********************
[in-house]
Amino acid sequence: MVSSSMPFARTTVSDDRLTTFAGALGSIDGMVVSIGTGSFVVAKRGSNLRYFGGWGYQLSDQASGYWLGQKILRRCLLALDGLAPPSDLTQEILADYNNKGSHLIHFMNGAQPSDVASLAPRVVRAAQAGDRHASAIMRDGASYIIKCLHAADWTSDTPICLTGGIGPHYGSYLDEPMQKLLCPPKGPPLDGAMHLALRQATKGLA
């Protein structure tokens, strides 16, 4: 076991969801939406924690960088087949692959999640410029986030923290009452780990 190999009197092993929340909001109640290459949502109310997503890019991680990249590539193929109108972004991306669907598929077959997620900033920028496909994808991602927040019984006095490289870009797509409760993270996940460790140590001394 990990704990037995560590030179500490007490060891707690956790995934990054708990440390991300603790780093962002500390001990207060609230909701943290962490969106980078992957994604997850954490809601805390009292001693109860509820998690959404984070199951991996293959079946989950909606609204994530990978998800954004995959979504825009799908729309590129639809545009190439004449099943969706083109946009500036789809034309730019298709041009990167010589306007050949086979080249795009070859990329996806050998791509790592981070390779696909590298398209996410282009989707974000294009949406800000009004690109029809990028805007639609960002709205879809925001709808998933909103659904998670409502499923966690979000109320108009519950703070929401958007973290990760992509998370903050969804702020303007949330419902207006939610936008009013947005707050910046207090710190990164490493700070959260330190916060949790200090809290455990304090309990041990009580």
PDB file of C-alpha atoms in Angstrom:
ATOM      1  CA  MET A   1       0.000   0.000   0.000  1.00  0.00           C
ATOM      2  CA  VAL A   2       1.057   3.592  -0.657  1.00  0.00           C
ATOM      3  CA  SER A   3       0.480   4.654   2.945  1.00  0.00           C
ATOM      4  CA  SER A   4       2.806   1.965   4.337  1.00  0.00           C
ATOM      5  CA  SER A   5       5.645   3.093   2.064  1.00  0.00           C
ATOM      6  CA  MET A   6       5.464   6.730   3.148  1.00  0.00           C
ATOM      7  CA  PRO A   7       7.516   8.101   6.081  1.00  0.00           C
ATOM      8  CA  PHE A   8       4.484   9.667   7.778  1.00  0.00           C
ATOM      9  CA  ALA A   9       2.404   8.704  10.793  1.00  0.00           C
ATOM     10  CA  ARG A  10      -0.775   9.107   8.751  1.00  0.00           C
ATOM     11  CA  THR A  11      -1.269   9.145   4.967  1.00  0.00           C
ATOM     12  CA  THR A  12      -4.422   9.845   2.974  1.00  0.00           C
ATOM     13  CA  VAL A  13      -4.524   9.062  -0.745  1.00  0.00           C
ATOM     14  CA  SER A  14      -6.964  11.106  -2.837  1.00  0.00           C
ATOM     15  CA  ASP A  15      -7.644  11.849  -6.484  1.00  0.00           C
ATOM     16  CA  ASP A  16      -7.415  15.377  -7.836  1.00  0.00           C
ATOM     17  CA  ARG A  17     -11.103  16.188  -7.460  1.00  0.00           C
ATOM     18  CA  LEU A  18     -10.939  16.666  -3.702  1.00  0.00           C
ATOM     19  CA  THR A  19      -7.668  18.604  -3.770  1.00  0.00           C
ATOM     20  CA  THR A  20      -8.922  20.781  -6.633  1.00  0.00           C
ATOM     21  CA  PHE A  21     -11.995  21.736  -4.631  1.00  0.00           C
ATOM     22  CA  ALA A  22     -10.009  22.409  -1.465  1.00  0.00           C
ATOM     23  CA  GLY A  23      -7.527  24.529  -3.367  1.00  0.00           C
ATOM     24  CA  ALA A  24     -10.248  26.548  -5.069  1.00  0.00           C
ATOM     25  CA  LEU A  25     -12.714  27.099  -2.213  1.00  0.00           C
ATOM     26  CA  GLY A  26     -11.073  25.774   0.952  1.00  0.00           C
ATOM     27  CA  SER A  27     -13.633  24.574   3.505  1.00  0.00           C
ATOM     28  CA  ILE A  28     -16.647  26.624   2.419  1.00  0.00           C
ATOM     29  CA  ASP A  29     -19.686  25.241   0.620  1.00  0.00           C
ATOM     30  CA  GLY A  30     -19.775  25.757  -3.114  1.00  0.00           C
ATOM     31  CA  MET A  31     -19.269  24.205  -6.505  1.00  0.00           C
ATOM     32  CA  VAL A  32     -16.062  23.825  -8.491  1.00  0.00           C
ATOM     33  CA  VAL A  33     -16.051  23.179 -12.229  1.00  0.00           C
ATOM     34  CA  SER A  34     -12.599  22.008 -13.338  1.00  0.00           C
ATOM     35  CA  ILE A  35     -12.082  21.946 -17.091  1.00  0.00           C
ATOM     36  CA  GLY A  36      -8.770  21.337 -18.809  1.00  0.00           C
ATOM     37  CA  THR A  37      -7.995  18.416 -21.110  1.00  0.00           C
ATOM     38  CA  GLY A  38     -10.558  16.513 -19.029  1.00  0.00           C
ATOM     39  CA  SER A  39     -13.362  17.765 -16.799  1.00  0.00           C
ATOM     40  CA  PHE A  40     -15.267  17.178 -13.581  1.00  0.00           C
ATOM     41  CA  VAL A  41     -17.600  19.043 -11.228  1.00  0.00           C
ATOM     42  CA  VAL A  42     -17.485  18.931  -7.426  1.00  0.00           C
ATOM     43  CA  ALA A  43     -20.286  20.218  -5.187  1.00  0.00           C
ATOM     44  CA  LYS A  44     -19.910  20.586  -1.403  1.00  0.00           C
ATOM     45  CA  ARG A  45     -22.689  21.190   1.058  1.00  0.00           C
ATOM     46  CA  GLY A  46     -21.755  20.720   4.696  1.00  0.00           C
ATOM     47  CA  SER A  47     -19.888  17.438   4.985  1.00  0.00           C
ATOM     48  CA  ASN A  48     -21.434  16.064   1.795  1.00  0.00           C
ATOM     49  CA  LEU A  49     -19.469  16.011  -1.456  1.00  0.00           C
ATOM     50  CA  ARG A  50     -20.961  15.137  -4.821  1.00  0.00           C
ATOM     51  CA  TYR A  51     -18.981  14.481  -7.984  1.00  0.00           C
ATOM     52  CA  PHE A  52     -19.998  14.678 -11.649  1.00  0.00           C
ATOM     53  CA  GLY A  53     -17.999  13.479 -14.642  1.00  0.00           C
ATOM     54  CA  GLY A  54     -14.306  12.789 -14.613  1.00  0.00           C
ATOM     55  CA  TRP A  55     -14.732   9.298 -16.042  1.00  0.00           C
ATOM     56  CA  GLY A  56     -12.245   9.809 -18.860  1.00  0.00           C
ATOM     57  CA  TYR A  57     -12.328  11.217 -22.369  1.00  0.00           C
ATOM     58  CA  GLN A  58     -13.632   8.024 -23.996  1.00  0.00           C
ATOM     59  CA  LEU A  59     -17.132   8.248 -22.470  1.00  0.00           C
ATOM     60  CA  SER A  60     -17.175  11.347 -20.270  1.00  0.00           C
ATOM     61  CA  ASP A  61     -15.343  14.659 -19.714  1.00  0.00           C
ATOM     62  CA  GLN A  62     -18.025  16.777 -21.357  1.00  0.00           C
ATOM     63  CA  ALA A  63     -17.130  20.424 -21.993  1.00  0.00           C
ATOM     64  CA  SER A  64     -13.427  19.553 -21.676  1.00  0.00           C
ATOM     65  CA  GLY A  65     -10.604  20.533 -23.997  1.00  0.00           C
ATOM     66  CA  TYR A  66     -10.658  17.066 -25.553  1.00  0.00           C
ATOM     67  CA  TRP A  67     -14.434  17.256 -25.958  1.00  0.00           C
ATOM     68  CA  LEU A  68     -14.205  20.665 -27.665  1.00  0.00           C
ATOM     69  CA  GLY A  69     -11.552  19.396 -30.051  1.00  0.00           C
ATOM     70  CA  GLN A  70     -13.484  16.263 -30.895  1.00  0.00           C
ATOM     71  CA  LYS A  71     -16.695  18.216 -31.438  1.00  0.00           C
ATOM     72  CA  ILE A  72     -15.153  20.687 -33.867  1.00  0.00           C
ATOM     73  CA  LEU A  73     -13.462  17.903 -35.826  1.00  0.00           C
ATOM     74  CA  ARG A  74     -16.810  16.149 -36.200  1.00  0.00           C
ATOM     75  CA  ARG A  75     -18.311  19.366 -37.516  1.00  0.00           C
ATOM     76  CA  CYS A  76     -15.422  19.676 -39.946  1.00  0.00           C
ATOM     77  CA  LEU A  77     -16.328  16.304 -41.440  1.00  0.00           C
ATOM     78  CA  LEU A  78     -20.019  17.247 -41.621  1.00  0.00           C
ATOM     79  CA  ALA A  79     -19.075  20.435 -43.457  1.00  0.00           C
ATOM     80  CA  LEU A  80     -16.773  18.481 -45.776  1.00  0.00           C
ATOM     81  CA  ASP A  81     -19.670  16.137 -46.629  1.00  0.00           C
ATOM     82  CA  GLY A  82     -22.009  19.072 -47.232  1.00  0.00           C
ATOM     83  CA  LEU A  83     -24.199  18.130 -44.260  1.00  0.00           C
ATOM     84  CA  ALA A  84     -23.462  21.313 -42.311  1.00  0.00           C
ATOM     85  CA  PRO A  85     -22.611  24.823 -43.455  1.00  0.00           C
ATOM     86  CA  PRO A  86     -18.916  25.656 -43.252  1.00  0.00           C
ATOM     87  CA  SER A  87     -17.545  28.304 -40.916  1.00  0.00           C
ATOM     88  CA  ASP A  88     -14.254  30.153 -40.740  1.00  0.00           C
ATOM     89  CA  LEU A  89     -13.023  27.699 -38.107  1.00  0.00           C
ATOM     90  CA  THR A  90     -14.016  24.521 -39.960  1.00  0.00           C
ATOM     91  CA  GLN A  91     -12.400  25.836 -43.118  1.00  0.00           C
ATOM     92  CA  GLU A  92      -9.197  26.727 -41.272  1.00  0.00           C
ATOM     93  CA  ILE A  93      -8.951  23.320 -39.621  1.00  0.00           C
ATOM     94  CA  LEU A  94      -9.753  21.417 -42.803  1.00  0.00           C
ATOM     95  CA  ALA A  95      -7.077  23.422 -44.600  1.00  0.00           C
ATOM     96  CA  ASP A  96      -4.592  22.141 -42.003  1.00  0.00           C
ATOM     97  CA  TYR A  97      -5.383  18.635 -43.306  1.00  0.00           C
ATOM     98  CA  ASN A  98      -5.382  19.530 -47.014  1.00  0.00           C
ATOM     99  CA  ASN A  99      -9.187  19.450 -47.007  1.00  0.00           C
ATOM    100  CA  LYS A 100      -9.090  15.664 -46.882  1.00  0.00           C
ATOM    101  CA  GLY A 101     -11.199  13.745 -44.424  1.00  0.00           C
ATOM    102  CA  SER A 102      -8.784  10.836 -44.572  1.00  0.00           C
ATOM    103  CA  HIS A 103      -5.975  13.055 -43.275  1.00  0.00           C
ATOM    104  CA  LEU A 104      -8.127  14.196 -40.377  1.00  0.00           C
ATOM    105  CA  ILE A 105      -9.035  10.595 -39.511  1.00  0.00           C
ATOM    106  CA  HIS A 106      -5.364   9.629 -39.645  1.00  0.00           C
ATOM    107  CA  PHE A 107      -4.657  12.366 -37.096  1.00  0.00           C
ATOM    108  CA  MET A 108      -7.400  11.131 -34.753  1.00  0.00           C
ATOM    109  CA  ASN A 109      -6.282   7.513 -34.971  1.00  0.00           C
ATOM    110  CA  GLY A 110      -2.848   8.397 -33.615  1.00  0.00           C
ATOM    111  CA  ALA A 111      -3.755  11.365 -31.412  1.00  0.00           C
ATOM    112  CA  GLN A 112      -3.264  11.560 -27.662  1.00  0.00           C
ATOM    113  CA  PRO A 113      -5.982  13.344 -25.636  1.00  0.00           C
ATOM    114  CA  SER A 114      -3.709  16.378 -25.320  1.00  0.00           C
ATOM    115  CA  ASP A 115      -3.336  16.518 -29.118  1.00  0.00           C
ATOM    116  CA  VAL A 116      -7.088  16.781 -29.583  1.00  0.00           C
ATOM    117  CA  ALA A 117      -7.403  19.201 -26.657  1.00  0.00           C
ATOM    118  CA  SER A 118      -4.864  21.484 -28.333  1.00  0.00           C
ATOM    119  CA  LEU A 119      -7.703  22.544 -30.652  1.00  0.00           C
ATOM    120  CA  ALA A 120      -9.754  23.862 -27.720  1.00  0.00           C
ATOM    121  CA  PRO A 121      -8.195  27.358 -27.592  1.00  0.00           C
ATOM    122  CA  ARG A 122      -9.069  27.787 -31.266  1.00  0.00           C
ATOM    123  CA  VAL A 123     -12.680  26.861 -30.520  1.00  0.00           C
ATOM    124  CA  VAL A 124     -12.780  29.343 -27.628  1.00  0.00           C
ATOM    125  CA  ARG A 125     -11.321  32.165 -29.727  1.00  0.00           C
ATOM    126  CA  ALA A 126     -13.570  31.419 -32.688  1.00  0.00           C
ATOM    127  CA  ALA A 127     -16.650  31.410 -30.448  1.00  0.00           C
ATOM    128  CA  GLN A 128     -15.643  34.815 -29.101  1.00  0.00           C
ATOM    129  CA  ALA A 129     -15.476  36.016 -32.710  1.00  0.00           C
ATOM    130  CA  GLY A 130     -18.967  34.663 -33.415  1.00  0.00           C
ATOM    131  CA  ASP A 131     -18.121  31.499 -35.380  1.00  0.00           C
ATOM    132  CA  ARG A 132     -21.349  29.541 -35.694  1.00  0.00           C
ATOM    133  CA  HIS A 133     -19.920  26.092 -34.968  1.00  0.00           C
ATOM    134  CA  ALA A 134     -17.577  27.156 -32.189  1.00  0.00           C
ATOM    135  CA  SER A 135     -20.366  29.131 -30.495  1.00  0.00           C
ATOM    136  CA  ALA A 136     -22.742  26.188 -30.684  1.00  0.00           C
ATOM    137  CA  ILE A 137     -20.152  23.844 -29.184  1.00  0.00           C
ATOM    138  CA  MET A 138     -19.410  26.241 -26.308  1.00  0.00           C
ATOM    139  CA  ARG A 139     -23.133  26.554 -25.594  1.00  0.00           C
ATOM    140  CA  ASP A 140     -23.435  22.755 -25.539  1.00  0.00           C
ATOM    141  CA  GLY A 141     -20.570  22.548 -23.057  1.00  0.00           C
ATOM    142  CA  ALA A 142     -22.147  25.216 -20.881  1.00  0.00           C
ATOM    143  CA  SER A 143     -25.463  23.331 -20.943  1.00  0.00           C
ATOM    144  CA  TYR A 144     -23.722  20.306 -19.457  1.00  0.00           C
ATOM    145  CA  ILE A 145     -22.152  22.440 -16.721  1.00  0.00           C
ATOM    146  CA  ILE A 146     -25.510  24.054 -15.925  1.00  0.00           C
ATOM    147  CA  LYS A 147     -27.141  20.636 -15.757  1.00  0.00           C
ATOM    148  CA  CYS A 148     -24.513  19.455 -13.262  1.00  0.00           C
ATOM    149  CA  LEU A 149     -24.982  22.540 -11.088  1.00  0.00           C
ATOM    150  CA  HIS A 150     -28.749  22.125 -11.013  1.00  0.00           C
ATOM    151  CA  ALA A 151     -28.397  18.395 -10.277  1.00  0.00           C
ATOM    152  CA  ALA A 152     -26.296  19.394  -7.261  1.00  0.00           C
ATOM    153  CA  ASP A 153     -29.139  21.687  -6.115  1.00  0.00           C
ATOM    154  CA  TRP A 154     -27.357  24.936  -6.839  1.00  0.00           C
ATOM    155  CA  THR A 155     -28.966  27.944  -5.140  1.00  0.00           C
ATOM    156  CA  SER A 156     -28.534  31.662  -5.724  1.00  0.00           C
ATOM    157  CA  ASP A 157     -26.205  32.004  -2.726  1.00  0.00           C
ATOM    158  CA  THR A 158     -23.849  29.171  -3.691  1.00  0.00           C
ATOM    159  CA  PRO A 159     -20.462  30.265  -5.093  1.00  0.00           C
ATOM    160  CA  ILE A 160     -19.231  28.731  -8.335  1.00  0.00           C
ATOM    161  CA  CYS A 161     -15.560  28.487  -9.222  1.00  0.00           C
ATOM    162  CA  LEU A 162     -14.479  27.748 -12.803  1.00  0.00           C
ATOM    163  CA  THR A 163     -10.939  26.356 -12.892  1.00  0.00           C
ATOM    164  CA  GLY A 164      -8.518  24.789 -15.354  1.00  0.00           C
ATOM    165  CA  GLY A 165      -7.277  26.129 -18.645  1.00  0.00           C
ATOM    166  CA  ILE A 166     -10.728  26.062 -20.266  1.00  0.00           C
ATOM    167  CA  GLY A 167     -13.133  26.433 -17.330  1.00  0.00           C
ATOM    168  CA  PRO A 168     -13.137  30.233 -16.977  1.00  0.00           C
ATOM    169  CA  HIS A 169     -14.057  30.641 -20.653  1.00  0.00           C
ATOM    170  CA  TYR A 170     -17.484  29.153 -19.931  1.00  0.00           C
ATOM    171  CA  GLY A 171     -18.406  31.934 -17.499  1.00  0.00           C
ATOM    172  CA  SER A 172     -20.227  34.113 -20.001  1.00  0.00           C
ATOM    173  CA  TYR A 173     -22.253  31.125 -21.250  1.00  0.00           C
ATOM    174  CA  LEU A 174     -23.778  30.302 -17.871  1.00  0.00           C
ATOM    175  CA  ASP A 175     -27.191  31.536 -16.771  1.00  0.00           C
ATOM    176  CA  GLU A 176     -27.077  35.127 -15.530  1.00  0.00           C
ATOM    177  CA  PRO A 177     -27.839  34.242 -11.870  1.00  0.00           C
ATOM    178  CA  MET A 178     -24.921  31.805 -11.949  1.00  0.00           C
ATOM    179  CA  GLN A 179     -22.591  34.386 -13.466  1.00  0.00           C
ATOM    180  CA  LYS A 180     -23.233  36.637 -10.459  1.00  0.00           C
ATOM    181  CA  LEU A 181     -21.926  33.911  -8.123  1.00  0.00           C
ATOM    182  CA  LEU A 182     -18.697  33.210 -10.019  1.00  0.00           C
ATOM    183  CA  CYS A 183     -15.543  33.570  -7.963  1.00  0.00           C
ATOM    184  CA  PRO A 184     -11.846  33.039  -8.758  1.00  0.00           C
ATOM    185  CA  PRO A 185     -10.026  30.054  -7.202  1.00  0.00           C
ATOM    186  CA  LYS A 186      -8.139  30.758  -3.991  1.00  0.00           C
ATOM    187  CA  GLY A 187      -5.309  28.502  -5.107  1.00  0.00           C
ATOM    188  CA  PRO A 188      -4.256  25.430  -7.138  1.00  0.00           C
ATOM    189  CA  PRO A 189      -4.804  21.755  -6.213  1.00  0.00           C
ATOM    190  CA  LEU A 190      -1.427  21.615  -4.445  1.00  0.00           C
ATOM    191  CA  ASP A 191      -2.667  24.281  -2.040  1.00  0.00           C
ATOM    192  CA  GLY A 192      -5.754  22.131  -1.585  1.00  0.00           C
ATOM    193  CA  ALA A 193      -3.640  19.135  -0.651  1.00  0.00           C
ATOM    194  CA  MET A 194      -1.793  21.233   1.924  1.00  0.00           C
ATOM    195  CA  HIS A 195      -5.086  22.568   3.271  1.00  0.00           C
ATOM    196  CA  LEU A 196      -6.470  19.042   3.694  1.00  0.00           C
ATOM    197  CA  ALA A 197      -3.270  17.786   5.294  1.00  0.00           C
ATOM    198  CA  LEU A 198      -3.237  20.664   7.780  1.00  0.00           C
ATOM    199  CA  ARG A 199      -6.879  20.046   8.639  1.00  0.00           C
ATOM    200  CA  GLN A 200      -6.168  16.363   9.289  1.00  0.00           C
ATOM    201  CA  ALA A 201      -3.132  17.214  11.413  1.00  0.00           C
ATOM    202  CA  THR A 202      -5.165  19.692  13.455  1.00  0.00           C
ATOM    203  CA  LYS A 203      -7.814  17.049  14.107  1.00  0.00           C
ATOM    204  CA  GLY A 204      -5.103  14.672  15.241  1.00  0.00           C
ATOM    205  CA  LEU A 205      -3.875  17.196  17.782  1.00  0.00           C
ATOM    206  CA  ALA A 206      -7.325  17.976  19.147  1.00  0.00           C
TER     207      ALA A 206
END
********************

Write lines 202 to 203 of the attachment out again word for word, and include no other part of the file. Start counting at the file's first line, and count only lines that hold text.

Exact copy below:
ATOM    198  CA  LEU A 198      -3.237  20.664   7.780  1.00  0.00           C
ATOM    199  CA  ARG A 199      -6.879  20.046   8.639  1.00  0.00           C